There’s that myth of, hey, I’m multitasking, you know, you that really doesn’t happen. You’re doing one or the other. And I know that’s a that’s a myth it. Some people may be yelling back at the device or listening to the podcast on. You know, it’s one thing to say I’m listening to a podcast while I’m cutting the grass. That’s, that’s not what we mean. We’re talking about items that involve quite a bit of your mind. Let’s say you’re managing the cash position or approving transfers, working on agreements, working on deals, those are things that you need to be well focused on. And so people that appear to be multitasking, I think it’s really an issue of they’re able to switch quickly their their switch latency If we can use technology terms is really good, they can switch from one to another, sometimes they can switch back and forth, or they’re answering or responding to emails while they’re doing something else. And I think knowing when you can do that is is crucial. But in these hybrid roles, you know, if you’re switching from lots of checking, making sure things are highly accurate, on an operational side are some of your activities, and then you’re focused on your managing looking at your exposures and what the policy might be, and advise the different areas in the business, you have to be able to move and think deeply, and then be able to make quick decisions that switch latency, people that you know, as I hit a person is good at multitasking, they’re really good at switching between tasks, quickly, picking things, some things up and, and putting other things down. I’m gonna give you some examples, Paul, you know, my my position here and what I have to do at our consulting and research firm, our advisory and research firm changes over time, as we pick up more things and do different things, I have to keep shifting what occurs, and there’s a certain level of operational things I have to do and just, you know, just working with my assistant. So Nikki, as we just had a discussion, it’s like, we have to have certain times set aside each week where a lot of these small update calls are with leaders of the business, we have to have opportunities for those to occur, but not blocking an hour or half hour off, to be able to handle those. And then there’s this constant, how do you move things off to someone else? So that you’re not switching between 1000 tasks a day? I mean, that’s almost impossible. Part of the mindset there is how do we how do we know what we can do? Like I find it really difficult to write in the office. Because there are so many activities, you know, in between meetings you get done earlier, it’s hard to pick up with 10 minutes before your next meeting, and continue an article you’re writing or outline your research, there’s certain things that I find I have to do, I do it from home, or I go into a conference room, or I close my office door, that allows me to focus on the I’ll just call it the strategic. Whereas other items, there’s lots of interactions, switch latency, there’s a bit of the mindset, and then there’s, then there’s the Know yourself how you can do these more quickly. I think that’s one or a couple things that I would say about that, Paul, and as you’ve gone through that, and you obviously see other people fill these hybrid roles and any other insights you have there.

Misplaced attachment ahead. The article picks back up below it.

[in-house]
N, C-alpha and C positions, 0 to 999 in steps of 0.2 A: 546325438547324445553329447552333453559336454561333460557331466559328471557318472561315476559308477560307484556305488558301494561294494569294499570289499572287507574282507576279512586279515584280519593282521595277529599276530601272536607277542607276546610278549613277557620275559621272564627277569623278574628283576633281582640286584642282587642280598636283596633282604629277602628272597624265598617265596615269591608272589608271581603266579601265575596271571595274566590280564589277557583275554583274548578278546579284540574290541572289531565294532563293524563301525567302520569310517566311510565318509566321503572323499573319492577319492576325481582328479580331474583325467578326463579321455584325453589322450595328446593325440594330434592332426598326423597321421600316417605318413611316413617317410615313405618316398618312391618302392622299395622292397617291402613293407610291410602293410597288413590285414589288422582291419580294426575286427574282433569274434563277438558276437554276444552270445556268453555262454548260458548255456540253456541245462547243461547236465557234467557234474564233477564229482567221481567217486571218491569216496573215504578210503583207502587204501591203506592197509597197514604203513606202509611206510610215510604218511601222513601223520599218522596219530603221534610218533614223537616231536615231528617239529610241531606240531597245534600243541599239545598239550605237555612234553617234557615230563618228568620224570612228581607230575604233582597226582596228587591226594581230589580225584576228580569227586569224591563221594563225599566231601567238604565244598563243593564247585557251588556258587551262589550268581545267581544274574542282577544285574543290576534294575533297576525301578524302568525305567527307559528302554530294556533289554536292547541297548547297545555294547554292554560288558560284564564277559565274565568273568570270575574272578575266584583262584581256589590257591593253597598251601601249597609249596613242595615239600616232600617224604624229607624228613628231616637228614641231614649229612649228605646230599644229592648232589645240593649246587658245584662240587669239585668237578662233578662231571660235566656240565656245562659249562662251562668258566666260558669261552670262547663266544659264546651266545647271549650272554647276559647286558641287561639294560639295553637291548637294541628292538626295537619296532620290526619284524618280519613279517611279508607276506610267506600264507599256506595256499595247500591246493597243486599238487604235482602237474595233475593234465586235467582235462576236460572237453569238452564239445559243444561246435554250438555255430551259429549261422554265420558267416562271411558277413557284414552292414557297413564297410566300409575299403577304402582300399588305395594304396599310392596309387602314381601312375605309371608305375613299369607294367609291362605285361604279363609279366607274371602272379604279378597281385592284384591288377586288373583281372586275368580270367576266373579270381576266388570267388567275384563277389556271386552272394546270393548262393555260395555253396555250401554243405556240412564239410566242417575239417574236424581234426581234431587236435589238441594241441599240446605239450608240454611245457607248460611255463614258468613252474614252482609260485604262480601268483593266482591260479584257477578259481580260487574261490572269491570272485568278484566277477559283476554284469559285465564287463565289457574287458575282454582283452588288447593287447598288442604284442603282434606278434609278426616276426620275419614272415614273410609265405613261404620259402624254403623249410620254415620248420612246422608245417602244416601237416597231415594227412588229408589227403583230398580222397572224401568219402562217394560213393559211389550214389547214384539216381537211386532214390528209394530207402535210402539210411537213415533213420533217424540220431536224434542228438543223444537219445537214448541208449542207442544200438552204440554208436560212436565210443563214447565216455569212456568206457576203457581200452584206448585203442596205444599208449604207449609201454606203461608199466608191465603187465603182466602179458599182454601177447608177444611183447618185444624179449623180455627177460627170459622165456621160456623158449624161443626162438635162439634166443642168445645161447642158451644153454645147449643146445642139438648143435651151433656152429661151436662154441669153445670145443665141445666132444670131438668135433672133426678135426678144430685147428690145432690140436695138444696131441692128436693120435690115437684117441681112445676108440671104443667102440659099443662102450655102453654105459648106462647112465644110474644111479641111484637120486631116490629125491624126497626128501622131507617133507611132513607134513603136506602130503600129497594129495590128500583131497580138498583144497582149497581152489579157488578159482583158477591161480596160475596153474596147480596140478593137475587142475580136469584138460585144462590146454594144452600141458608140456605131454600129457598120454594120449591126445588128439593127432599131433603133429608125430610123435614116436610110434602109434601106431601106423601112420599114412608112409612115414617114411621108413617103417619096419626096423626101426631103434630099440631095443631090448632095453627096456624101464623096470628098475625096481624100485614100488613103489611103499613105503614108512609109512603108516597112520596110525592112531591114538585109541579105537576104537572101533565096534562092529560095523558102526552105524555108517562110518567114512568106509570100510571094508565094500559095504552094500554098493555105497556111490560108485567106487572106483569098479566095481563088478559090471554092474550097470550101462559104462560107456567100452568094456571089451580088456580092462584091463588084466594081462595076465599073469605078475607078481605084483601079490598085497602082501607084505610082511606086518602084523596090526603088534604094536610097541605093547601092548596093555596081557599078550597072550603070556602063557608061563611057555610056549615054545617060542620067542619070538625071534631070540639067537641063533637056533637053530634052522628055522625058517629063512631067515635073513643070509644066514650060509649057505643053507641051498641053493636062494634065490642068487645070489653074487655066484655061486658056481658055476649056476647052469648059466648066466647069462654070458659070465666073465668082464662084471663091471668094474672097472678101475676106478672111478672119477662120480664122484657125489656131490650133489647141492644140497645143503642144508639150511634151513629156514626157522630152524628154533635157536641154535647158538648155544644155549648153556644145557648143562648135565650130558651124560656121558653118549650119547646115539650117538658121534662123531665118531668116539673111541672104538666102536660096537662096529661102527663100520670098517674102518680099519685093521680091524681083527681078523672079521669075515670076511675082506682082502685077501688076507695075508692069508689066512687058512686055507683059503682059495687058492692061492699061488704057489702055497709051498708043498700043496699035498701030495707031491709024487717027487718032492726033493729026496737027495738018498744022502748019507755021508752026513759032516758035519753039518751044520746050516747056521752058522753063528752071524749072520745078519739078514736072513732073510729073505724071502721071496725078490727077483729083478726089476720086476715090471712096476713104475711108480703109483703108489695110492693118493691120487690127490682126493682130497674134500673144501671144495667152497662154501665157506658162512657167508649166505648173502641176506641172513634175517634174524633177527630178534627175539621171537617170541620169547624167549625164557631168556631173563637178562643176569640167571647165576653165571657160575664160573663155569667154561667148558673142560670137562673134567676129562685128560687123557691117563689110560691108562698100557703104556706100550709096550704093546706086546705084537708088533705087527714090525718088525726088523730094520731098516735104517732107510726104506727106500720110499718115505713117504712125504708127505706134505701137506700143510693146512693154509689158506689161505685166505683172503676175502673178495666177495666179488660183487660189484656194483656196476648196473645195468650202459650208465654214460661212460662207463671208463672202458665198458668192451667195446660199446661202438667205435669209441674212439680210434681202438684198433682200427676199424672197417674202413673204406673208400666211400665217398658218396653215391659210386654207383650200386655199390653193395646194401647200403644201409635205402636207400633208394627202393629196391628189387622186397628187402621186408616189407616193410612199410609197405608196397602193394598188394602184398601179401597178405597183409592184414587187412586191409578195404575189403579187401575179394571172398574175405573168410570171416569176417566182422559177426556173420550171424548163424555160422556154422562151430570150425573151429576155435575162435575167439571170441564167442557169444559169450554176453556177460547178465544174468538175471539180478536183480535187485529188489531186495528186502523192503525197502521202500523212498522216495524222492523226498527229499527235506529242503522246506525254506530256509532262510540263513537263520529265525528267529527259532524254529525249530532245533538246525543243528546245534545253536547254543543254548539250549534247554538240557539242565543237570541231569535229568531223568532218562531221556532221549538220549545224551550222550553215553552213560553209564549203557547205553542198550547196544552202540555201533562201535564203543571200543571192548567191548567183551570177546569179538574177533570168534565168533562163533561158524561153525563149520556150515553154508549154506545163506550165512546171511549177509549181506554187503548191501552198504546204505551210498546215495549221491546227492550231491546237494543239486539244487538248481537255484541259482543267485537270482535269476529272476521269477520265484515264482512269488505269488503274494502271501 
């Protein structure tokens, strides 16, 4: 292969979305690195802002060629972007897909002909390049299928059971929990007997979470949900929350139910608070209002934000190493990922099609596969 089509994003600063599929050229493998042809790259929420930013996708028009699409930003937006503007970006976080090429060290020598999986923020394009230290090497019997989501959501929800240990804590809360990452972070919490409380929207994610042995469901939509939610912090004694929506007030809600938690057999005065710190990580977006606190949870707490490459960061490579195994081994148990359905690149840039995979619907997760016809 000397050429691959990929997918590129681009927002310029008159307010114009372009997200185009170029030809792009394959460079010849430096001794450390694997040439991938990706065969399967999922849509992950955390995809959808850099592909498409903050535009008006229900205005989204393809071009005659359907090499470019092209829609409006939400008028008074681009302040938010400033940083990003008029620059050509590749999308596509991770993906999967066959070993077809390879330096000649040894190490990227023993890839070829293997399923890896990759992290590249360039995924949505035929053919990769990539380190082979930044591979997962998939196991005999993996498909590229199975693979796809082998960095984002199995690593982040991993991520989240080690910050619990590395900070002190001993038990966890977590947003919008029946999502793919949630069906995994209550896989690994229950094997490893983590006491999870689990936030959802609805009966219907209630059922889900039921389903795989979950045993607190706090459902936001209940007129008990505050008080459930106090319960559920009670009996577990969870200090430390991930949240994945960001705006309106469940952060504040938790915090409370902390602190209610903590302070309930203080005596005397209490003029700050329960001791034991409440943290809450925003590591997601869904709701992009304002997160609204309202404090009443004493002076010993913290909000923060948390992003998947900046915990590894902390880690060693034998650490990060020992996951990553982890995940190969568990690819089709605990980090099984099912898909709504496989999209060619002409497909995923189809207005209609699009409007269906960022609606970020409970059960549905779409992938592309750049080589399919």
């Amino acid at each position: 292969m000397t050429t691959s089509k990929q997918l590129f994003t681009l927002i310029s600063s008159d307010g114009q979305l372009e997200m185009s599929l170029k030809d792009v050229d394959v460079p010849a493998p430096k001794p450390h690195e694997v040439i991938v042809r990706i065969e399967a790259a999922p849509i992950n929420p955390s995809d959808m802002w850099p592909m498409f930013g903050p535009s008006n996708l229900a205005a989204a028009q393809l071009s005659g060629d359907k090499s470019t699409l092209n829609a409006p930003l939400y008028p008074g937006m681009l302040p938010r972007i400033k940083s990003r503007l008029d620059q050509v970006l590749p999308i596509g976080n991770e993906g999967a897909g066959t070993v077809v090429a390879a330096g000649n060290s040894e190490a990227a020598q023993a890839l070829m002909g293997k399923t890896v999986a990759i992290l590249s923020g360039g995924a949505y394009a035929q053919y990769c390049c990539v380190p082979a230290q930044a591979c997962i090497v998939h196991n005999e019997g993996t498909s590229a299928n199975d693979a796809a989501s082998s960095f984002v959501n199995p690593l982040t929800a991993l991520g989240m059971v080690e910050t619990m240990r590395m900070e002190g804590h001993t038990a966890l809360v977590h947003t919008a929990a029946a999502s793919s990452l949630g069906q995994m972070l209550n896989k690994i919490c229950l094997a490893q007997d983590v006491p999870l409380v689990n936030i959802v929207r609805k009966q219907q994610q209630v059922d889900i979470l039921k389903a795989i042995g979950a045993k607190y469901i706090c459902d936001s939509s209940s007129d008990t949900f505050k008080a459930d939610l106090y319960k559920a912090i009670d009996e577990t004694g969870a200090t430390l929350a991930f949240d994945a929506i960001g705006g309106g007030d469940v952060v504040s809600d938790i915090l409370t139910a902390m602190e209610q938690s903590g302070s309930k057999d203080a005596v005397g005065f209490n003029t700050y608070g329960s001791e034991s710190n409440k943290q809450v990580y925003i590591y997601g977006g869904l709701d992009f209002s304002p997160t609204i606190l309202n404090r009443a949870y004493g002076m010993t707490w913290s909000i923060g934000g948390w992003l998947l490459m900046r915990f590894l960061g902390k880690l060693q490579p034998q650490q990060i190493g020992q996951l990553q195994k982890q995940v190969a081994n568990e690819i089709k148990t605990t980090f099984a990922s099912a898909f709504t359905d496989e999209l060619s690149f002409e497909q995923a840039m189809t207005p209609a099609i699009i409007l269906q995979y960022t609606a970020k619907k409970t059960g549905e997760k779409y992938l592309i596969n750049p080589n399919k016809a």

Paul Galloway 12:37